Is What You Know to Be True Really True?

In the Buddhist tradition, there is a beautiful discourse known as the Heart Sutra that delves into the essence of letting go of preconceived notions about how our life should be in order to embrace the wondrous nature of what our life actually is.

Its ultimate objective is to help us relinquish the deep, often unconscious suffering that dwells within us.

While there are many facets of this text, the following question particularly resonated with me: Are the beliefs I hold about myself and the world around me really true?


 Understanding is honoring the truth underneath, and perfect understanding—another translation of this text—is only possible when we recognize the limits of what we know.

You see, in life, knowledge is often a barrier to understanding.

In the words of a Zen teacher, Thich Nhat Hanh,

If we take something to be the truth, we may cling to it so much that even if the truth comes and knocks at our door, we won’t want to let it in. We have to be able to transcend our precious knowledge in the same way we climb up a ladder. If we are on the fifth rung and think that we are very high, there is no hope for us to step up to the sixth. We must learn to transcend our own views. Understanding, like water, can flow, can penetrate. Views, knowledge, and even wisdom are solid, and can block the way of understanding.

Many times in my life, I’ve been in situations where the new, deeper understanding knocked, but I argued and bargained with it, rationalizing its merits and fighting against it because I feared this “new idea” would be harmful to me. (Even though I was the one who sought it out in the first place!)

I’ve clung to the identity my past experiences, knowledge, and beliefs had formed for me. While those past identities served a purpose once, they blocked the deeper understanding of who I am and what I am all about, and prevented life from revealing itself without anxiety, resistance, and fear.

In other words, by clinging to a particular truth, I prevented my bliss from coming into a full light, and caused myself suffering instead (even if I pretended this wasn’t so).

For example, for a long time, I believed that I should be a lawyer. Maybe I would have made a good one, but it’s not likely that I would have been writing this essay now. Nevertheless, I spent a great amount of time resisting the pull into where I am today, even fighting it and fighting others who pointed it out to me, because I believed this other thing was really me!

Or, think of a person who’d been married for 30 years, most of those years unfulfilled, but couldn’t or can’t break out of it because of the identity—a set of beliefs—they had built. But we’ve been together all these years, I couldn’t possibly start over! (Just ask millions who did and we’re glad for it.)

Or, take someone who’d had a rough, abusive, lonely upbringing, and spends many years trying to build the opposite, never realizing that nothing will ever be “good enough” as a replacement. We must build anew. Yet, they keep on trying because they believe this identity to be the truth even if, in the process, they pass on life.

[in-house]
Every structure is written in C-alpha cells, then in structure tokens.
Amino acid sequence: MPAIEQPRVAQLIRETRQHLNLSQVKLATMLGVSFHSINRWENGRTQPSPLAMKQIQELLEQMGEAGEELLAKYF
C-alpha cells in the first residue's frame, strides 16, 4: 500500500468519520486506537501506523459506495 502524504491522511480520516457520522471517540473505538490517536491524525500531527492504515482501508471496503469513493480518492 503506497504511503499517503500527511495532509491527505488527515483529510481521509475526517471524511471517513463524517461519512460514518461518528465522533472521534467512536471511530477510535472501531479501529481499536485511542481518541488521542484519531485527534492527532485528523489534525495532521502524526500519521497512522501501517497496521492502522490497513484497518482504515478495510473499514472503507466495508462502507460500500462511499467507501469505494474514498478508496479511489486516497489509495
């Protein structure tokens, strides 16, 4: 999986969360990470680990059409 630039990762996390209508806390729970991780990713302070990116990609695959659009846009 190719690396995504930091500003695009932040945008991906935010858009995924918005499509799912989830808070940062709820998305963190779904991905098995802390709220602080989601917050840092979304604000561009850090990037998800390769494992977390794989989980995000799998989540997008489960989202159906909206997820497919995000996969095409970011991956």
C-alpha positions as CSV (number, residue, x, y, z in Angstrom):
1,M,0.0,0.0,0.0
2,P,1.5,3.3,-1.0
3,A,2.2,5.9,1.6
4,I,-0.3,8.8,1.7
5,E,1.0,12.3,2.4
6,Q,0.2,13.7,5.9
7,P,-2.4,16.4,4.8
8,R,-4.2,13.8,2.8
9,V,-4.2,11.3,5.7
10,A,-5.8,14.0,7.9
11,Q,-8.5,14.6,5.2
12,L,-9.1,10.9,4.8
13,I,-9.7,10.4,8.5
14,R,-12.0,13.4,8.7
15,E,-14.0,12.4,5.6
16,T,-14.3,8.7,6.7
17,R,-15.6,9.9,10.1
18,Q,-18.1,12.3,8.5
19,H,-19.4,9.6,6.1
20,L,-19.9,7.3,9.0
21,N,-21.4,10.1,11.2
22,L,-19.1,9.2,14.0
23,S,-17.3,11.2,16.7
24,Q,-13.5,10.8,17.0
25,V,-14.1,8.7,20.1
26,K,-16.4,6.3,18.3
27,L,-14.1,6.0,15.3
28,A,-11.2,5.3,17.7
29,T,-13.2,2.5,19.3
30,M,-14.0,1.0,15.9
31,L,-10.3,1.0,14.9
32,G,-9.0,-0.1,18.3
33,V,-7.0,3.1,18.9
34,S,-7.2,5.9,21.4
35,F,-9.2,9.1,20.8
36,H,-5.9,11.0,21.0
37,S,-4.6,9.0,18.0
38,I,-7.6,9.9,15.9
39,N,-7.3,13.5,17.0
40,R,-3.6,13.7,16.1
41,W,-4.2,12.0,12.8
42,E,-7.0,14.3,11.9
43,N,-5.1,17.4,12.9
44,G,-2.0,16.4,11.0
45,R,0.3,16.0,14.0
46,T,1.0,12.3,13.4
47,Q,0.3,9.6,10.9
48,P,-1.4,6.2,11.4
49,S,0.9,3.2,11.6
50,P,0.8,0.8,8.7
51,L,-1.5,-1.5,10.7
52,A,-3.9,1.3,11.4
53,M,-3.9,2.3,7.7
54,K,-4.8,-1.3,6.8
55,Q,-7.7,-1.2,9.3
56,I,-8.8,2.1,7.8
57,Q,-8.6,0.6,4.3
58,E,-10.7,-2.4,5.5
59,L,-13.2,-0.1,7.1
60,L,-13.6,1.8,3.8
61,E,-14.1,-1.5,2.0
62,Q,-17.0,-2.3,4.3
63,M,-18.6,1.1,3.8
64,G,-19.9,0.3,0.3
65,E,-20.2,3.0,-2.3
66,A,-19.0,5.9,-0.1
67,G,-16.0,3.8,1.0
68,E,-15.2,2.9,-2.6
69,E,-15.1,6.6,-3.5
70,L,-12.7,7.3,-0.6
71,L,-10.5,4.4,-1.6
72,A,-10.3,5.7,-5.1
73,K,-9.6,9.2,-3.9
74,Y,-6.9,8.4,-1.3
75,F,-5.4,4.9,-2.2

I’m sure you can identify many examples of this in your own life, and I’d encourage you to do so. And then question them earnestly. But not because I asked you to, or some ancient Buddhist text said it would be wise, but because without deeper understanding, life will continue to lack.

Without perfect understanding, and brutal honesty, authentic happiness isn’t possible.

Is what I know to be true really true?

To help you in this quest, here are 10 Questions to get you going:

1) Is it really true that I was / am a victim of my circumstances (upbringing/relationships, etc.)? Did I have a say? Do I have a say today?

2) Is it really true that the love I seek hasn’t yet appeared? Or is it that my self-love isn’t enough to see it?

3) Is it really true that things never go my way? Is the glass really half-empty?

4) Is it really true that (fill in the blank) has to materialize in this way, or is that my past belief talking?

5) Is it really true that I screwed that (fill in the blank) up? Isn’t there a silver-lining?

6) Is it really true that due to genes, circumstances, etc. I need to be sickly, or non-fulfilled, or even that I’m incapable or stupid?

7) Is it really true that there are no ideal opportunities for me out there and that I’ll always be poor?

8) Is it really true that I am ugly, fat, mean, old, green, yellow, ... not worthy of authentic love?

9) Is it really true that I am responsible for all the things that happen to me, around me, and to other people, too?

10) Is it really true that I love myself? Is it really true that I am courageous? Or are these only pretty words that cover the wounded child beneath? Has the child healed?

There are many, many more of these questions. Some answers will come as a yes, some as a no, and some as a yes and no.

The trick here isn’t so much to give a particular answer, although that’s a good start, but to live the questions out and wrestle with them in the quest of going deeper, discovering that perfect understanding about yourself and the universe around you.

Only then, armed with perfect understanding, do we experience aliveness, and authentic love, joy, and peace in its most natural form.

Smile and dance,

Adi Redzic